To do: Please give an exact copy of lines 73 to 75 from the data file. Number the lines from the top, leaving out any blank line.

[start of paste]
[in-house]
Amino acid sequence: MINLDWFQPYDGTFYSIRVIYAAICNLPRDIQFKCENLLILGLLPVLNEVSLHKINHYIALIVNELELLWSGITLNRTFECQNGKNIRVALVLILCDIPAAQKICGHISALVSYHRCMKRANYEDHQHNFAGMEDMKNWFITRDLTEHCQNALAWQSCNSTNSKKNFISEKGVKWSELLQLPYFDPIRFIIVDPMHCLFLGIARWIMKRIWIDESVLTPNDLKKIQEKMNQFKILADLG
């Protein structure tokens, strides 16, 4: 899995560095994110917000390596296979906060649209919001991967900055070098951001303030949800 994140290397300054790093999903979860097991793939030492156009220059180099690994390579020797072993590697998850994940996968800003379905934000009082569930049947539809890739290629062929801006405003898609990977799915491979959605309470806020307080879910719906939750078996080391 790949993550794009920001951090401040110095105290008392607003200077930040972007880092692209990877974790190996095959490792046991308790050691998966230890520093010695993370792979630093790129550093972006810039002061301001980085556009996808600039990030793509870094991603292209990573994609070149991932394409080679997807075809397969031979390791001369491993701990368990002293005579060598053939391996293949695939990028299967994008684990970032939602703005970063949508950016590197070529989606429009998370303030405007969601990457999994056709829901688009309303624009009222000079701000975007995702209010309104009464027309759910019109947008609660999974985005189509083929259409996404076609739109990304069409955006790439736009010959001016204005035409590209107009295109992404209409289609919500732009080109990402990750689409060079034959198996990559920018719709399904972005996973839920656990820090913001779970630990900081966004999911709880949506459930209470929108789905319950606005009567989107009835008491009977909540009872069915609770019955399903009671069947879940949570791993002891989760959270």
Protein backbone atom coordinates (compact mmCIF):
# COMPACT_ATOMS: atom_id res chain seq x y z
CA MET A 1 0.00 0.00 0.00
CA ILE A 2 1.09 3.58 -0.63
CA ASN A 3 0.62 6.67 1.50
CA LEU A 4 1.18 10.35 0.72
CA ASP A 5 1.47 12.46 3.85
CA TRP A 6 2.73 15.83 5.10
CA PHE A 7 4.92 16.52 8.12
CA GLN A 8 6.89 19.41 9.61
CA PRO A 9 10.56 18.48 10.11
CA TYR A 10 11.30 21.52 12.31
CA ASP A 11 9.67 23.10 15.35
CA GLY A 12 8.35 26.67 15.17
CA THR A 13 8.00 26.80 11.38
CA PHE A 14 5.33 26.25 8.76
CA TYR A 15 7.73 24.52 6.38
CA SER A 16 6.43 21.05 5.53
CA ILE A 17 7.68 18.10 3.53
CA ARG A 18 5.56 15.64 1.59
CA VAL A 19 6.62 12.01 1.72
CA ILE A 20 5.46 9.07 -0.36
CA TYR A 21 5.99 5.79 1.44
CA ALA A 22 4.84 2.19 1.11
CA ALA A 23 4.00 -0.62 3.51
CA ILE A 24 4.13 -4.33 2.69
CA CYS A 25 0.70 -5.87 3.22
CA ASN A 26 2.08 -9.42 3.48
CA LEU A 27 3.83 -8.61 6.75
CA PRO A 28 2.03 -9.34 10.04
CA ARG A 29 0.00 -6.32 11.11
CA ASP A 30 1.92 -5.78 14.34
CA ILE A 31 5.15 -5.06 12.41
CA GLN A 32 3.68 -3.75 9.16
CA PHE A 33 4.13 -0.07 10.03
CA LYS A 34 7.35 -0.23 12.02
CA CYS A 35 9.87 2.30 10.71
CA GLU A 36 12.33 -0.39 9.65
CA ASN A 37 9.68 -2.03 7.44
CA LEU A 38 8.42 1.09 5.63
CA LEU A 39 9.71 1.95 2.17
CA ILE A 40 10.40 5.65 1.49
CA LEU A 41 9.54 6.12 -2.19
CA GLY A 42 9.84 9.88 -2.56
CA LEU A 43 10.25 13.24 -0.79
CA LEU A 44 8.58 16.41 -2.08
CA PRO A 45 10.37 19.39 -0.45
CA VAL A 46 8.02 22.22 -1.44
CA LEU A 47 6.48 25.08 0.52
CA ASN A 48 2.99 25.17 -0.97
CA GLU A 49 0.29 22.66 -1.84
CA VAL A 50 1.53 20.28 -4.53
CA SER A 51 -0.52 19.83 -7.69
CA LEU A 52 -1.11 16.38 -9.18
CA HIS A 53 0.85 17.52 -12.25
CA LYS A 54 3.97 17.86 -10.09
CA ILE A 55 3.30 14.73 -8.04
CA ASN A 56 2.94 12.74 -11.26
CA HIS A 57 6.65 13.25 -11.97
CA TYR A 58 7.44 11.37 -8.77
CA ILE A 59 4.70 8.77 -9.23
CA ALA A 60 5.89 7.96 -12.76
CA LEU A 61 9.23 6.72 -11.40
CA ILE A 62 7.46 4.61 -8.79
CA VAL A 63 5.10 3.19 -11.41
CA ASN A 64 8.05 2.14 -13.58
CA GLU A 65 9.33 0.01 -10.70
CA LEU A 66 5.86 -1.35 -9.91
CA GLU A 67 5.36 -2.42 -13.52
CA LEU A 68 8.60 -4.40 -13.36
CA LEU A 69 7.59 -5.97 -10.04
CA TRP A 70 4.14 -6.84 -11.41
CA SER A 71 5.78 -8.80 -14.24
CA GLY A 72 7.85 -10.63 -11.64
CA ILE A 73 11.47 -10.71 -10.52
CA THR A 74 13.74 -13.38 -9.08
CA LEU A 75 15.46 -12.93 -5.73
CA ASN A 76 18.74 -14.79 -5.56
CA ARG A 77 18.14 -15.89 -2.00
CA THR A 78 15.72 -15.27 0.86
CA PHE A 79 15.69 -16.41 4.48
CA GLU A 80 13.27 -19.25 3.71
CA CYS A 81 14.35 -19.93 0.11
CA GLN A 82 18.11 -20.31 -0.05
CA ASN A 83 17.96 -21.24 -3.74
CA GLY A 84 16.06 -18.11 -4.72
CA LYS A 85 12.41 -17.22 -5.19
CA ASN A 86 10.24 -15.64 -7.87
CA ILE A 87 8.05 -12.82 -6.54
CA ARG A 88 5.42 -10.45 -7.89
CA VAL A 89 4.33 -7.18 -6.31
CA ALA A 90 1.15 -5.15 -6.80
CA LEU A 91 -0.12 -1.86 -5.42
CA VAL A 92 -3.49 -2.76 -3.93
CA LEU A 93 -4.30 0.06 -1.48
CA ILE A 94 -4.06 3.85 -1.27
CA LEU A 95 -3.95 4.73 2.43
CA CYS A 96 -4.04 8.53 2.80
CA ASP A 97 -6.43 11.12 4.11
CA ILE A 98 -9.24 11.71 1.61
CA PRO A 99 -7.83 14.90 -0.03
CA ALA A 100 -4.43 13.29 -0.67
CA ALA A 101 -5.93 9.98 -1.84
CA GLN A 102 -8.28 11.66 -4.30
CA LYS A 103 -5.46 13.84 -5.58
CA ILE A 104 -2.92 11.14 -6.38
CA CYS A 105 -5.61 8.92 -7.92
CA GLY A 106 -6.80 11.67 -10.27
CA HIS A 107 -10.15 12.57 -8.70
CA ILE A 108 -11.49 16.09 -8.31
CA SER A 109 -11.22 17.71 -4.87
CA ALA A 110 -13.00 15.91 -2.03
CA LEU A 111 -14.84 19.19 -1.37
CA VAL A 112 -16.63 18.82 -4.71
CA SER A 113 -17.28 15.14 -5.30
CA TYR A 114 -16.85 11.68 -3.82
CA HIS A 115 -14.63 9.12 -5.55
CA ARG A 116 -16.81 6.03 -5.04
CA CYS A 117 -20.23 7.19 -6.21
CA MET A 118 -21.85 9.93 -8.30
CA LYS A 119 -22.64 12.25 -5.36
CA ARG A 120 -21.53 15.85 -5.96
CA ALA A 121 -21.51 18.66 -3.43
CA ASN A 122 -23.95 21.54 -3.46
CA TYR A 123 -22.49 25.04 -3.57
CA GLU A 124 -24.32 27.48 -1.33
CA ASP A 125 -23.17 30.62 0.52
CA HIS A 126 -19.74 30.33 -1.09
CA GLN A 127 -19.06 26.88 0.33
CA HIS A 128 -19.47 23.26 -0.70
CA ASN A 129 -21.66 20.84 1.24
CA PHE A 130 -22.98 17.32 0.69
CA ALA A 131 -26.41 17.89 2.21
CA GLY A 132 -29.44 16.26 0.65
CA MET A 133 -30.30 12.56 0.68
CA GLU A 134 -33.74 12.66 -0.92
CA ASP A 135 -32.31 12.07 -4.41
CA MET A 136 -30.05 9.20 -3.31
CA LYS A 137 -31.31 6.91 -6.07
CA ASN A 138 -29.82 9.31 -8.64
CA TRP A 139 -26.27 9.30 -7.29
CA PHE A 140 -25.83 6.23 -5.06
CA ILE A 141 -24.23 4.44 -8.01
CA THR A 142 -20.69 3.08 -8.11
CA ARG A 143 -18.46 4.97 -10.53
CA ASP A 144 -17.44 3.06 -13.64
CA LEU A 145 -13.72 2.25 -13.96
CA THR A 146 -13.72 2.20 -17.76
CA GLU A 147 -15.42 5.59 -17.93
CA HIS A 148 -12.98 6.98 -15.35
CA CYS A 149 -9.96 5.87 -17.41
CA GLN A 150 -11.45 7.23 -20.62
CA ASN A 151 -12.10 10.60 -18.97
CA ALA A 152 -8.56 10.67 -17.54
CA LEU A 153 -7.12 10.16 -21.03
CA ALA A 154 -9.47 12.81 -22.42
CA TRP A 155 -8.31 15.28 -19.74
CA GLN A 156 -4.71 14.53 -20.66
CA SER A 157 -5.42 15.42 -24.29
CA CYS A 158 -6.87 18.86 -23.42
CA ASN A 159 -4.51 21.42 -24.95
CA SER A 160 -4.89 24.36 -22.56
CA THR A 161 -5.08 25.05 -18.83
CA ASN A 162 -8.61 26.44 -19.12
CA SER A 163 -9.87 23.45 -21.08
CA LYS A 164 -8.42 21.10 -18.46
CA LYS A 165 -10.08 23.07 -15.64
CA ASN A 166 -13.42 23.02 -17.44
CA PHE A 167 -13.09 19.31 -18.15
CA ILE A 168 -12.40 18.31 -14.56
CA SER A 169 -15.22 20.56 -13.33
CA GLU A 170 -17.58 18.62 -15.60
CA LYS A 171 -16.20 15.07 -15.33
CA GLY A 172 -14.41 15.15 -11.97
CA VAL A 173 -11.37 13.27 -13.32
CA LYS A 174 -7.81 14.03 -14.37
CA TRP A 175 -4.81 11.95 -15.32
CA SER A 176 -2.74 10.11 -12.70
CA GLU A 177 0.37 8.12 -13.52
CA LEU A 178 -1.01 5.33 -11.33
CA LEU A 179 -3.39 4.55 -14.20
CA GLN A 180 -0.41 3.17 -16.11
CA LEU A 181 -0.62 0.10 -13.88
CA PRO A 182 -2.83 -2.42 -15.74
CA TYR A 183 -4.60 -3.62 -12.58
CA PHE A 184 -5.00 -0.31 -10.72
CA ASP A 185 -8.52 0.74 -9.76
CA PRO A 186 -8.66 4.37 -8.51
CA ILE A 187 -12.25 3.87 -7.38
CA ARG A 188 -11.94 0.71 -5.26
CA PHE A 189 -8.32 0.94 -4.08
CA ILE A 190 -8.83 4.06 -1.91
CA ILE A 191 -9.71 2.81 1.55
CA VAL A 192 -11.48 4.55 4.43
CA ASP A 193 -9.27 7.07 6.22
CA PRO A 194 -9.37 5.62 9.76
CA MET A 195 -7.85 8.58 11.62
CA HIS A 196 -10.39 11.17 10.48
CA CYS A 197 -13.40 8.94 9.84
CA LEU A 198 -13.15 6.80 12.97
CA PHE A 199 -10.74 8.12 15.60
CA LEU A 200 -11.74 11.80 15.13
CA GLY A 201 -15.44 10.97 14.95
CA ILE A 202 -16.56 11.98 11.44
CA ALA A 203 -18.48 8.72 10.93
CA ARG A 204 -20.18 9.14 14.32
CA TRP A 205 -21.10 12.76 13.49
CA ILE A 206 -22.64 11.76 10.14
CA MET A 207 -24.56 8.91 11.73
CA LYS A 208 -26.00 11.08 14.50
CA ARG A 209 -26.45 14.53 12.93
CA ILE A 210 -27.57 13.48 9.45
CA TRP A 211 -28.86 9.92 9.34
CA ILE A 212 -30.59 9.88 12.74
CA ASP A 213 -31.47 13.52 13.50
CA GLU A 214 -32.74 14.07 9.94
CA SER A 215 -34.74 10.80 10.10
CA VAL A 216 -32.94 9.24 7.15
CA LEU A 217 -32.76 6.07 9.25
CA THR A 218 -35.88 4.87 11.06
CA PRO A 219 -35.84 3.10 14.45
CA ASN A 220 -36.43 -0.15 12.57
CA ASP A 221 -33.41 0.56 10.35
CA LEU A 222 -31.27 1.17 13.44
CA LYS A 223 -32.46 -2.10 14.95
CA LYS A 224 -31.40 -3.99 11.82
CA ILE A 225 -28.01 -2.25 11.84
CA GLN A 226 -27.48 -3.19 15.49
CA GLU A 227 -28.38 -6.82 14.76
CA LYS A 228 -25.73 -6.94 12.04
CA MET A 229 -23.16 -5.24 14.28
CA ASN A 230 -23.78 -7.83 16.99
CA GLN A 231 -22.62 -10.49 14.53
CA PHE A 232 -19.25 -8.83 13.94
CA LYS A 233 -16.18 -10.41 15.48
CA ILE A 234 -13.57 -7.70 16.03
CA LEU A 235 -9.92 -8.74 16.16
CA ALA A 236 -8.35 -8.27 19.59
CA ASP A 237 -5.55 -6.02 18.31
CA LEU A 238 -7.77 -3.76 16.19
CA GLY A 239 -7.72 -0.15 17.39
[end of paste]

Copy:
CA LEU A 68 8.60 -4.40 -13.36
CA LEU A 69 7.59 -5.97 -10.04
CA TRP A 70 4.14 -6.84 -11.41